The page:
Cattle Loading

Cattle Loading, oil on board, 4' x 12', 1988

A native of Iowa and resident of Davenport, John Vincent Bloom (1906-2002) drew inspiration from his immediate surroundings and personal experiences. Bloom's singular interest in depicting local, American subject matter reflects his life-long commitment to Regionalism. Popular during the years of the Great Depression, Regionalism eschewed the abstraction introduced by the Parisian school of art in favor of a more naturalistic and easily recognizable style and subject matter. Lead by Thomas Hart Benton (1889 - 1975) of Missouri, Grant Wood (1891 - 1942) of Iowa, and John Stuart Curry (1892 - 1942), of Kansas, Regionalist artists strove to create art that was uniquely American. They shunned the frenetic lifestyle of the metropolis, focusing on the American heartland and validating the worth and power of a nation struggling with economic hardship and political instability.

Bloom was introduced to Regionalism in 1932 when he participated in Grant Wood's Stone City Art Colony and School, an institution aimed to further Regionalist philosophy. His work with Grant Wood continued when the latter spearheaded the Public Works of Art Project (P.W.A.P) for the state of Iowa. Funded by the federal government to help alleviate the economic crisis, the P.W.A.P. created jobs for unemployed artists by commissioning large-scale murals and other decorations for public buildings. . His working relationship with Wood continued when in 1934 Wood invited him, along with other members of Stone City, to help paint the Iowa State University and the Des Moines public library murals. Blooms's sketchbook containing his many studies and sketches for the murals are included in this exhibition. In 1937 a federal art program commissioned Bloom to paint the mural Shucking Corn (completed in 1939) in the new post office of DeWitt. A year later, Bloom was awarded with another commission to paint a mural, this one in Tipton, Iowa. Named Cattle, it was installed in 1940.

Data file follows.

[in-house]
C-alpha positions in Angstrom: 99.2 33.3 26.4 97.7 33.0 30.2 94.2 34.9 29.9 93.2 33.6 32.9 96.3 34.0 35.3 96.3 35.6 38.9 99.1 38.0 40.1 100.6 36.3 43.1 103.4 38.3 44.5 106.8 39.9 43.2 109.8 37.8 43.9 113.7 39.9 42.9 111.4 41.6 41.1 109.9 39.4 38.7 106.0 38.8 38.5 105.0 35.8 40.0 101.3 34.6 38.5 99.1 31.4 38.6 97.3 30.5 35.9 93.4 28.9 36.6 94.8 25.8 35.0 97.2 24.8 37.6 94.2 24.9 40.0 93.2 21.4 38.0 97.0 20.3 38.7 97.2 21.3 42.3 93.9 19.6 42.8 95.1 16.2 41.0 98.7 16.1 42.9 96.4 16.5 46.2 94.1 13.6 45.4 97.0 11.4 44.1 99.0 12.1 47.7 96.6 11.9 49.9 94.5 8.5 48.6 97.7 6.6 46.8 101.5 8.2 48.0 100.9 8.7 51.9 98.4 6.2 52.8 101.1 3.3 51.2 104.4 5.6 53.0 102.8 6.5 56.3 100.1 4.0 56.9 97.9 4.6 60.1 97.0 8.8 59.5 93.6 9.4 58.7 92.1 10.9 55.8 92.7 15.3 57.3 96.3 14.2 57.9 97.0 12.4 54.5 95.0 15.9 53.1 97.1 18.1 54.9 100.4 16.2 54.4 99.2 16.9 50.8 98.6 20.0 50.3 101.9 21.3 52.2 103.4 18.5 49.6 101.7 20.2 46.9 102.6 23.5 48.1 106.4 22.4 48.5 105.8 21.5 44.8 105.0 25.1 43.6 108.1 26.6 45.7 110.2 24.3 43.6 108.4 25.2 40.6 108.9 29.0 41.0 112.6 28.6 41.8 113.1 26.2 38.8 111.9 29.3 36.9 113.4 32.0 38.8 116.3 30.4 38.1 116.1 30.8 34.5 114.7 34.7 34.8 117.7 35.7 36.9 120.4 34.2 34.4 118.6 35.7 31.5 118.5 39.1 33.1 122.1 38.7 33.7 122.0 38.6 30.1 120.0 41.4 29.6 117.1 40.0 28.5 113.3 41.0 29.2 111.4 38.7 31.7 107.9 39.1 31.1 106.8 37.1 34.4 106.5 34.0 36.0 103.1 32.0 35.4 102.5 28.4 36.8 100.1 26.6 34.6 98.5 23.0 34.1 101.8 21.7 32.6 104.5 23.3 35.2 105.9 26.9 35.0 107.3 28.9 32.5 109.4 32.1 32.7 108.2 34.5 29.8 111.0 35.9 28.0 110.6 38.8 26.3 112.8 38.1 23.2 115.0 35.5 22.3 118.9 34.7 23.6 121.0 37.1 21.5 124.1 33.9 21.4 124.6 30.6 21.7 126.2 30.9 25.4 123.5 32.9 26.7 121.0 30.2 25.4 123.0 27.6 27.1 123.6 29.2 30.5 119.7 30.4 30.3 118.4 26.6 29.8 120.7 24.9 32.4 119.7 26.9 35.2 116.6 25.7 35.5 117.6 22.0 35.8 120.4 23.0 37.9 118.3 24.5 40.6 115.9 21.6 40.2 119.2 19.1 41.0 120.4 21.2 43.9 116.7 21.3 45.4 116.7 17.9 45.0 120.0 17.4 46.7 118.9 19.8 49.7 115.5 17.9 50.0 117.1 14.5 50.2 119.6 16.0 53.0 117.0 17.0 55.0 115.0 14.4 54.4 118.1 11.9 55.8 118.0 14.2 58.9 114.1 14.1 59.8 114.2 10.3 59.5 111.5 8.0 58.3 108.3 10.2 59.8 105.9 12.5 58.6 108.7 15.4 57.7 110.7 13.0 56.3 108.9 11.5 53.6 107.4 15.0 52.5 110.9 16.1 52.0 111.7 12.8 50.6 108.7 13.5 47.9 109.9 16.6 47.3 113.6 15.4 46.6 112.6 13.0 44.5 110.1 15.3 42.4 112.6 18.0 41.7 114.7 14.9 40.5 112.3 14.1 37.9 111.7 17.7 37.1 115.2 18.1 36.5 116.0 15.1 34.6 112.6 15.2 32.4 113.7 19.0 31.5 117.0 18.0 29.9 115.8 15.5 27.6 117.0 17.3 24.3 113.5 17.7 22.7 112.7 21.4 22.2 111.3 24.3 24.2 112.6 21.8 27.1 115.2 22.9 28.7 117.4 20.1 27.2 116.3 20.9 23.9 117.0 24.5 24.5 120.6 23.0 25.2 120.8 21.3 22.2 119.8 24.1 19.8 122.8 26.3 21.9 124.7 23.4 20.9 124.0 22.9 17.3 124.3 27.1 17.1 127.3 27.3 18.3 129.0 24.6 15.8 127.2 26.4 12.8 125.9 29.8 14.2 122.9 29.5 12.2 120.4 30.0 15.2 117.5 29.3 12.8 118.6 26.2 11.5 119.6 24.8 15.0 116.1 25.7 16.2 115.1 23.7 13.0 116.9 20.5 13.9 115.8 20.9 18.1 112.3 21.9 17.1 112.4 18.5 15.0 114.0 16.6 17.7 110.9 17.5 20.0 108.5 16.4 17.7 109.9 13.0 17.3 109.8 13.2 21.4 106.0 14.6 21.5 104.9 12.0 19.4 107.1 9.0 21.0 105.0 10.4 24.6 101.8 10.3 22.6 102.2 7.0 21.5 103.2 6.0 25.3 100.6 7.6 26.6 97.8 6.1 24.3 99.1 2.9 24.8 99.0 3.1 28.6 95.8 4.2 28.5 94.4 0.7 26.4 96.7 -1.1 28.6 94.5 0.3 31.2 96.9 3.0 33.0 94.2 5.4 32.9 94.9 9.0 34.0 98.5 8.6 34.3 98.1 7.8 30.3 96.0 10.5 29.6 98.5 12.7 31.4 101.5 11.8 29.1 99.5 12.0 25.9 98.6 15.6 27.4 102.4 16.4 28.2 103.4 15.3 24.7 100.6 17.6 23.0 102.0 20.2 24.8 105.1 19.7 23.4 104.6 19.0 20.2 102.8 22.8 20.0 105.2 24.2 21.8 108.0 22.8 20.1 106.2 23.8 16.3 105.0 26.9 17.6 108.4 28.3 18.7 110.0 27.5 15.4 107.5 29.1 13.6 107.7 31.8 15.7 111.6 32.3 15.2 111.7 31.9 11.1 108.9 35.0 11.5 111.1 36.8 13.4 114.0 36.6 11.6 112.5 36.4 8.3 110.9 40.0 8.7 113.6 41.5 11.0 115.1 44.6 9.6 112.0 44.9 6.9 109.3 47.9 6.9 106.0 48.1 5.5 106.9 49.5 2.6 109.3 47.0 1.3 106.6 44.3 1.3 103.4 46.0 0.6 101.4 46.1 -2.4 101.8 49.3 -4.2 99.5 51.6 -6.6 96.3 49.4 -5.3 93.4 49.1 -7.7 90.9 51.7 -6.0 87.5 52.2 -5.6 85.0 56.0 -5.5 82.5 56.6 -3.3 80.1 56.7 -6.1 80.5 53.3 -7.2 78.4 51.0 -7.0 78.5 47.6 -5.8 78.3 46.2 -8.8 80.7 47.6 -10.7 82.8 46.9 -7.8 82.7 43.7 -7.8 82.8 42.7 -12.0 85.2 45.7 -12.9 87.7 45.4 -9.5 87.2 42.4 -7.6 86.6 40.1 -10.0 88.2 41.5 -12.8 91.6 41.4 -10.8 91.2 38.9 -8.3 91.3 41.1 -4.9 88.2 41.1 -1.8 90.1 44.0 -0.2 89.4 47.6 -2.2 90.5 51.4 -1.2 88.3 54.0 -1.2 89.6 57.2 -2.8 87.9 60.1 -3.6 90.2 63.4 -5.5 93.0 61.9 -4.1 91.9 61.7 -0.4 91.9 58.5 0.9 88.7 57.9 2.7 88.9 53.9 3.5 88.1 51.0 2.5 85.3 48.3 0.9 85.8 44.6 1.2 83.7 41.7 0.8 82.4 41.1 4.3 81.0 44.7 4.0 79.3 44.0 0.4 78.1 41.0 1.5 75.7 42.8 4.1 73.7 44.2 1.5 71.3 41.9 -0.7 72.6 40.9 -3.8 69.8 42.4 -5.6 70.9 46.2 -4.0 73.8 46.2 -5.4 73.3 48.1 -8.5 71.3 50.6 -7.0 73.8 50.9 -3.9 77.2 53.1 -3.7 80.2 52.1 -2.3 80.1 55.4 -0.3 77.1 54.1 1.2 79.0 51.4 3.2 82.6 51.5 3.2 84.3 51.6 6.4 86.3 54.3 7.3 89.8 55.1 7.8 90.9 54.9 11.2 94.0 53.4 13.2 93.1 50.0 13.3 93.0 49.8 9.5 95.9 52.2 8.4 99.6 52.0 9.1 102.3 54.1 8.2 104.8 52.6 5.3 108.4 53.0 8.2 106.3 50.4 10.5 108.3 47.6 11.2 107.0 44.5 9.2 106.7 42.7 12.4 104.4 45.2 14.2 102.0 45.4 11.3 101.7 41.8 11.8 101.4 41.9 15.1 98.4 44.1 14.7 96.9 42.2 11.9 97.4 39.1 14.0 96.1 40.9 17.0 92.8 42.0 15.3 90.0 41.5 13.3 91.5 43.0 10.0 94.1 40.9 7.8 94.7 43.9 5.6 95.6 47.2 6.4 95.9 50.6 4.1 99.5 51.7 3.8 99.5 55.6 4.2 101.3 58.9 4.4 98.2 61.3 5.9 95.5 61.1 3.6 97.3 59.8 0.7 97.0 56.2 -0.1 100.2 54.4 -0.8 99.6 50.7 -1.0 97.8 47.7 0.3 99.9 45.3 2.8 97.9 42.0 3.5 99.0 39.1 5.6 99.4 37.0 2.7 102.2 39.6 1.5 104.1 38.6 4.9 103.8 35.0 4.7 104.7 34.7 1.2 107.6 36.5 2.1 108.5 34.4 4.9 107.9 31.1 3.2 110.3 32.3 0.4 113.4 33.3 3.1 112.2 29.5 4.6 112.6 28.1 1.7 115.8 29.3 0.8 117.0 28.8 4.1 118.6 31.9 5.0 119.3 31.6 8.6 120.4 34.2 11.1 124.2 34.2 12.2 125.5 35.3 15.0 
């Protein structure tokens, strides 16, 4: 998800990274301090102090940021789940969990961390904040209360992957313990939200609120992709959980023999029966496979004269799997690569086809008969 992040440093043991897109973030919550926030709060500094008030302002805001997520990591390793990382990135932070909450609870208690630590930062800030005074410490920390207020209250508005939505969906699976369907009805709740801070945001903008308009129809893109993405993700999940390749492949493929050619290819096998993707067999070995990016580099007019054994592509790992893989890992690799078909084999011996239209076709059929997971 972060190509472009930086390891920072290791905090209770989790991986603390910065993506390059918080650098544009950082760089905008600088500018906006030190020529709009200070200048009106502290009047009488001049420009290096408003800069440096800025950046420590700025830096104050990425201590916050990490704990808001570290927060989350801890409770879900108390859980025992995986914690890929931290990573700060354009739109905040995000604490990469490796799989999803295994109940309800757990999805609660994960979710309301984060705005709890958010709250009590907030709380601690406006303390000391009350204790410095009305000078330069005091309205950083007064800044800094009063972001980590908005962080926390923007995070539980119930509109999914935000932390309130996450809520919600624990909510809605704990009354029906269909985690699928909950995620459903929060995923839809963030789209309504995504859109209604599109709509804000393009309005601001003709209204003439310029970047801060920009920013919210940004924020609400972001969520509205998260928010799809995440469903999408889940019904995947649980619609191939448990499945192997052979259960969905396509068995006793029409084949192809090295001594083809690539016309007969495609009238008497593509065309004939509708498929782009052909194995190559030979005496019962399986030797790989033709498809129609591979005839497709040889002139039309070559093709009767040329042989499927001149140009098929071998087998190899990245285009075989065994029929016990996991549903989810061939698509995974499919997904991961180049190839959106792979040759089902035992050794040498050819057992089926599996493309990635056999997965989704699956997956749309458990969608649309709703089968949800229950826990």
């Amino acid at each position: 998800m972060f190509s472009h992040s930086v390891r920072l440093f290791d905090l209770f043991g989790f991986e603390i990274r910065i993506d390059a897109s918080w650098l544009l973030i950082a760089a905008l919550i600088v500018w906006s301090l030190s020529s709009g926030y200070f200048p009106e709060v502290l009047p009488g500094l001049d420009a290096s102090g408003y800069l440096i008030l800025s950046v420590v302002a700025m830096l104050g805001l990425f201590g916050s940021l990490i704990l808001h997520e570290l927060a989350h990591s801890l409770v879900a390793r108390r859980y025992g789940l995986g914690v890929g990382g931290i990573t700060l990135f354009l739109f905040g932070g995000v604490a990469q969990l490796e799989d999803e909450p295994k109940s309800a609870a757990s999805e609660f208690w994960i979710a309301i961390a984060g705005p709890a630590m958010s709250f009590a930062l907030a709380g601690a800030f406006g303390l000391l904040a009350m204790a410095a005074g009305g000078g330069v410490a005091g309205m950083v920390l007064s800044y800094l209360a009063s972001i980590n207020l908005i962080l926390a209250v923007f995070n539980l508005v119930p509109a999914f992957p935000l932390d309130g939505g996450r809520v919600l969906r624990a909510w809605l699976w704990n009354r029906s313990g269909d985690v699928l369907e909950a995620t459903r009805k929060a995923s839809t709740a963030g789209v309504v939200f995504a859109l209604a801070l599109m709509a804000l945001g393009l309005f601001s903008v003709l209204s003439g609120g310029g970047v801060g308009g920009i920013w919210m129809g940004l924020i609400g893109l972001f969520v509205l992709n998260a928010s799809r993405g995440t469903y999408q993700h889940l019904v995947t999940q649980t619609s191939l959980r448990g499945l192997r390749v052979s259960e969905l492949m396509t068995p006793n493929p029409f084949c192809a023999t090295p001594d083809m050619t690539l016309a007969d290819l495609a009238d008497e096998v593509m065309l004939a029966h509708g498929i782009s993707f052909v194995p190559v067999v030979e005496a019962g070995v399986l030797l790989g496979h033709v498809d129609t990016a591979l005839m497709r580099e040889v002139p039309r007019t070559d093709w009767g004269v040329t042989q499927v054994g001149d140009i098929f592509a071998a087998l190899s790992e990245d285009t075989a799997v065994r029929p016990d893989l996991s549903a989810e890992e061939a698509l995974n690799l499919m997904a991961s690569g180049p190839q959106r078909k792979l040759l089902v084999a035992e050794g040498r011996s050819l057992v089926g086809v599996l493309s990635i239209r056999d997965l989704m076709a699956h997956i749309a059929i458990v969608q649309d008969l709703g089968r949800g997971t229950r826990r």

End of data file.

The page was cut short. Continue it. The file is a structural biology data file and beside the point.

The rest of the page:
The John Bloom: Visions of Iowa exhibition at the Figge Museum in Davenport, Iowa highlights a sixty year career of a native son and Regionalist master who was able to capture the spirit and fortitude of the hardworking inhabitants of rural, small-town America and offer a fleeting glimpse into the past.  The exhibition runs until September 27th.

Figge Art Museum

This page was first displayed
on August 18, 2009

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